♦ If your Hosta and azalea stems have a white powder covering them, it is probably the waxy coating of planthopper insects. They do not do much damage but can spread diseases. Spray with garden insecticide if unsightly.
♦ Lamb’s ear tends to have their lower leaves die after a heavy rain. This forms ugly mats that will rot stems and roots. Pull away the yellow leaves to keep up airflow.
♦ Fertilize crape myrtles, butterfly bushes, and hydrangeas with 1 Tablespoon of 10-10-10 per foot of height.
♦ Chrysanthemums and asters should be cut back halfway by mid-July to encourage fall blooming. If not trimmed they will bloom later this month and not in the fall.
♦ Japanese beetles may be feeding heavily at this time. Brush the beetles into a bucket of soapy water held underneath foliage or branches. The use of Japanese beetle traps near your plants is not recommended. Studies show that traps can attract more beetles to your landscape resulting in increased damage.
FRUITS AND VEGETABLES
♦ Pick squash regularly to keep up production. If the vines wilt, check the base of the stem for “sawdust”. This means the plant has squash borers in the stem. Remove infected plants (thus removing the borers) and plant new seeds. It is good to change your planting location to hopefully prevent the new plants from being attacked.
♦ Before you spray an insecticide on your vegetables, check the label. Each insecticide has a waiting period after application before you can harvest.
♦ Although tomatoes are self-pollinating, they need movement to transfer pollen. If it is hot and calm for several days, gently shake plants to assure pollen transfer and fruit set. Hot temperatures can interfere with blossom set.
♦ Most fertilizer recommendations are for 100 square feet, so keep your garden’s square footage a simple fraction of that. For example, a 4 X 12-foot garden is very close to 50 square feet and would require one half the fertilizer required by a garden of 100 square feet.
♦ Okra pods get tough if allowed to grow too large. Pick regularly.
♦ Mulch strawberries heavily to protect them from heat and drought.
♦ Brown rot infects peach, cherry, and plum fruits. Pick peaches when background color changes and before fruits become fully ripened. Bring fruits indoors, submerge them in a 1:10 bleach to water solution to kill brown rot fungal spores, rinse well, and allow them to ripen in the kitchen.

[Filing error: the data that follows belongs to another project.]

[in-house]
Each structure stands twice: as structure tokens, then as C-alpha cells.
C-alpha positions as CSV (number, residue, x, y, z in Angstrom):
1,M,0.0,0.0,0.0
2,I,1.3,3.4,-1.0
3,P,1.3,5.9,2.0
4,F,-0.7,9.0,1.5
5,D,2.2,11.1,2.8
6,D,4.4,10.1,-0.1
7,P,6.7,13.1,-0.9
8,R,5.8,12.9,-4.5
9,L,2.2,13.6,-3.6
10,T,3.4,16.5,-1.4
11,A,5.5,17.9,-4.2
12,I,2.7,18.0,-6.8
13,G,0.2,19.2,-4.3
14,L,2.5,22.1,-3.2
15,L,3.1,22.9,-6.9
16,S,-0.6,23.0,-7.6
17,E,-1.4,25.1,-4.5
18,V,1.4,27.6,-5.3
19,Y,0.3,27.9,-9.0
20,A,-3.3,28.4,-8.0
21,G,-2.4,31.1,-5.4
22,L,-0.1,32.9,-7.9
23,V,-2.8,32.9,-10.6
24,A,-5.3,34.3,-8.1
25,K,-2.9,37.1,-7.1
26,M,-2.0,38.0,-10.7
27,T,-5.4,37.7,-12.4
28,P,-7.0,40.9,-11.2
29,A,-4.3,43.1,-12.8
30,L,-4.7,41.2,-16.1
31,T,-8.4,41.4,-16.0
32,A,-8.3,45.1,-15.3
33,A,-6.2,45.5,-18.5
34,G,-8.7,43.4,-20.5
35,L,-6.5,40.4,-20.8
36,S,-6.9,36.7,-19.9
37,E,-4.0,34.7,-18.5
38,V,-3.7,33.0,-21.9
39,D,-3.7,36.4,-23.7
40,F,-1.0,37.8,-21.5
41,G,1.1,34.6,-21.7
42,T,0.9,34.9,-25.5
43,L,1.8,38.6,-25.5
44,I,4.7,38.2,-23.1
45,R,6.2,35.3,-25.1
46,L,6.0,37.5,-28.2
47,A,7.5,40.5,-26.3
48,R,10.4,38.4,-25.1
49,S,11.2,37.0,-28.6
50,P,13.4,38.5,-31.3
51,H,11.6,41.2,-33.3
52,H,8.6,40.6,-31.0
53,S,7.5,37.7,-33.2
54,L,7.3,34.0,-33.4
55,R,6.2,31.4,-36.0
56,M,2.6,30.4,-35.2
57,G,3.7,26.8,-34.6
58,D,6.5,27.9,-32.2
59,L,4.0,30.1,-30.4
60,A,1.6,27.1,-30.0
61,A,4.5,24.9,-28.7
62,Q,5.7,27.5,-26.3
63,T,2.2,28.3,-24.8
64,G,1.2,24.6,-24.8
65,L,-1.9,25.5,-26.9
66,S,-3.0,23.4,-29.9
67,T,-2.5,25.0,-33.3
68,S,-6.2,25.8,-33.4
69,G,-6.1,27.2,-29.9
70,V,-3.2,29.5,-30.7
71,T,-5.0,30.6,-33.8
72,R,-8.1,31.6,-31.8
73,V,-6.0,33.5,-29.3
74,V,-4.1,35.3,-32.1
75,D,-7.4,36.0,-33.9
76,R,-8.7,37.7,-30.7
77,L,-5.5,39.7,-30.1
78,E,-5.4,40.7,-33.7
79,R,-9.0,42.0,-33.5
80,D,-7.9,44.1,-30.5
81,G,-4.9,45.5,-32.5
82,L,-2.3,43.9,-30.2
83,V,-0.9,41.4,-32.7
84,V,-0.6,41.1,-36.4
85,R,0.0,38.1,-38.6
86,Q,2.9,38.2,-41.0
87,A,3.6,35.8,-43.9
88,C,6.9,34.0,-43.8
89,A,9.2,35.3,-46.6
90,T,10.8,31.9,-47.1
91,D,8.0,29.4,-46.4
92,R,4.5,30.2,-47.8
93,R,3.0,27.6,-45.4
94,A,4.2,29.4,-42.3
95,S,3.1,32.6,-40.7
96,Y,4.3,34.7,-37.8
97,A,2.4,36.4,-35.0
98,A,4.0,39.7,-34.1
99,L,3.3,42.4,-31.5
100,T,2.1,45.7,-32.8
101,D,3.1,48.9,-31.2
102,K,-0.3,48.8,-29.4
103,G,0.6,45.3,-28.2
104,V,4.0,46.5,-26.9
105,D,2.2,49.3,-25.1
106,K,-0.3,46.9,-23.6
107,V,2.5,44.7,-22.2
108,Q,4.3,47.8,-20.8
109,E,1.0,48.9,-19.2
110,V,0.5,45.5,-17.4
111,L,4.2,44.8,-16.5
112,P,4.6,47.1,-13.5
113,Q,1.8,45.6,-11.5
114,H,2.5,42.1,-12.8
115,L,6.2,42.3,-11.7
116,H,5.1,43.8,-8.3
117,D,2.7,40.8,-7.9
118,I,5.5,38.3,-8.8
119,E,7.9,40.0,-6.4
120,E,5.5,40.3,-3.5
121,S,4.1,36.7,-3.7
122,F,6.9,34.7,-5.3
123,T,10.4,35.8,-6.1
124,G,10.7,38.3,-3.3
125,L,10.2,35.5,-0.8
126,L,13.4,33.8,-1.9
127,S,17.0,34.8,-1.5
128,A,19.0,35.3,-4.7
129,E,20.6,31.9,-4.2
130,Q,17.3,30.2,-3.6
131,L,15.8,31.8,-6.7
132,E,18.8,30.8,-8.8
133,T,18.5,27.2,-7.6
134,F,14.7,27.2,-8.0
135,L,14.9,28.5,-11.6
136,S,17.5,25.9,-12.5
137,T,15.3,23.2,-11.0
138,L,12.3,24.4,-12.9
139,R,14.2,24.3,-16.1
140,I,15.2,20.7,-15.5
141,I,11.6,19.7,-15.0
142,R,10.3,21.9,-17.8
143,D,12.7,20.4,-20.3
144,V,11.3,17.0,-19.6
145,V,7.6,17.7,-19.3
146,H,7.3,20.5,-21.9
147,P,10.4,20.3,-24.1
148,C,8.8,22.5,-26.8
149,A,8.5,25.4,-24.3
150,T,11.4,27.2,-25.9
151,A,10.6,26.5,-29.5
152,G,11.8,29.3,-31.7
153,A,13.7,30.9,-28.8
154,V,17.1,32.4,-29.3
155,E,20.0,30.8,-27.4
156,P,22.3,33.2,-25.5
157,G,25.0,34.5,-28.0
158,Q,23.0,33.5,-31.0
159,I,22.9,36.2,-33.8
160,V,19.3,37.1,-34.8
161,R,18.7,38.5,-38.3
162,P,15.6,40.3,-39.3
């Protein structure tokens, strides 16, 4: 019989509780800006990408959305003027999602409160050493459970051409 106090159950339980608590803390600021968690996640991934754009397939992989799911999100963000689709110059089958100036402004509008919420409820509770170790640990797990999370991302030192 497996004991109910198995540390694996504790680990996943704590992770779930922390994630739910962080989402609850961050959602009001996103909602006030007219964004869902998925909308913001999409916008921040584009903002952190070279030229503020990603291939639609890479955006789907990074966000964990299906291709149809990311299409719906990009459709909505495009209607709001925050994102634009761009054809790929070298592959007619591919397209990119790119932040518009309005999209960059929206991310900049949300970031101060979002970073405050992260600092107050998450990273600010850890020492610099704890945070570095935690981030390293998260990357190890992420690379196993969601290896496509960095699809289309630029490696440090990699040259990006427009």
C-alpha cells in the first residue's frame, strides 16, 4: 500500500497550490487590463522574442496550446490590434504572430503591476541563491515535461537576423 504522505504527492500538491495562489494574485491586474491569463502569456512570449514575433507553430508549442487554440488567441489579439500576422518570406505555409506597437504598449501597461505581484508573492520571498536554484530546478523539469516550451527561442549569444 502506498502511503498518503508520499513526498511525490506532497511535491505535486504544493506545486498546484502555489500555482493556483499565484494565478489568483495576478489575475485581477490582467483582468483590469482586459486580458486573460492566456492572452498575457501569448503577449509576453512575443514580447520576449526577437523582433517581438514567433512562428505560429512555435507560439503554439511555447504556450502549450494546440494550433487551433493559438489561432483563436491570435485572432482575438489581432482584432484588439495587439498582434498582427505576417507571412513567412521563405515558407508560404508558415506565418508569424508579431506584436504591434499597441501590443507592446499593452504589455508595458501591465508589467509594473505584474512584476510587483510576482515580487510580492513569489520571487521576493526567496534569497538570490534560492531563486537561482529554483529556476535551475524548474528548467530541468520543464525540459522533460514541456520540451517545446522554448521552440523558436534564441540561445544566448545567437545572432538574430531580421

♦ The time-of-day vegetables are harvested can make a difference in the taste and texture. For sweetness, pick peas and corn late in the day; that is when they contain the most sugar, especially if the day was cool and sunny.
♦ Cucumbers are crisper and tastier if you harvest them early in the morning.
♦ Start a fall crop of Brussels sprouts, broccoli, cauliflower, and kale indoors. Outdoors, sow pumpkin, beans, squash, cucumbers, and crowder peas. Plant carrots mid-month.
♦ Sunflowers are ready to harvest when the back of the head turns brown.
♦ Keep an eye out for the tomato hornworm. They can do enormous damage overnight. When you see damage, check under leaves and stems to find them. Hand pick to dispose of them.
♦ Do not plant all your beans at once. If you stagger the plantings every two weeks you will have fresh beans longer. Soak bean seeds overnight before planting for faster germination.
♦ If you keep your houseplants indoors all summer, keep them out of the draft of the air conditioner. Plants react to an air conditioner’s cool air in various ways. Some drop their leaves; others do not bloom well and some fail to bloom at all.
♦ Continue to fertilize houseplant while they are actively growing.
♦ Ticks are active year-round. After spending time outdoors in an area where ticks may be present get in the habit of doing a tick check upon your arrival home.
♦ Patrol your yard for mosquito breeding sites. At least twice a week, check and remove water that may be standing in trash and recycling cans, flowerpot saucers, children’s, and pets’ toys, wading pools, tires, tarps, or plastic sheeting.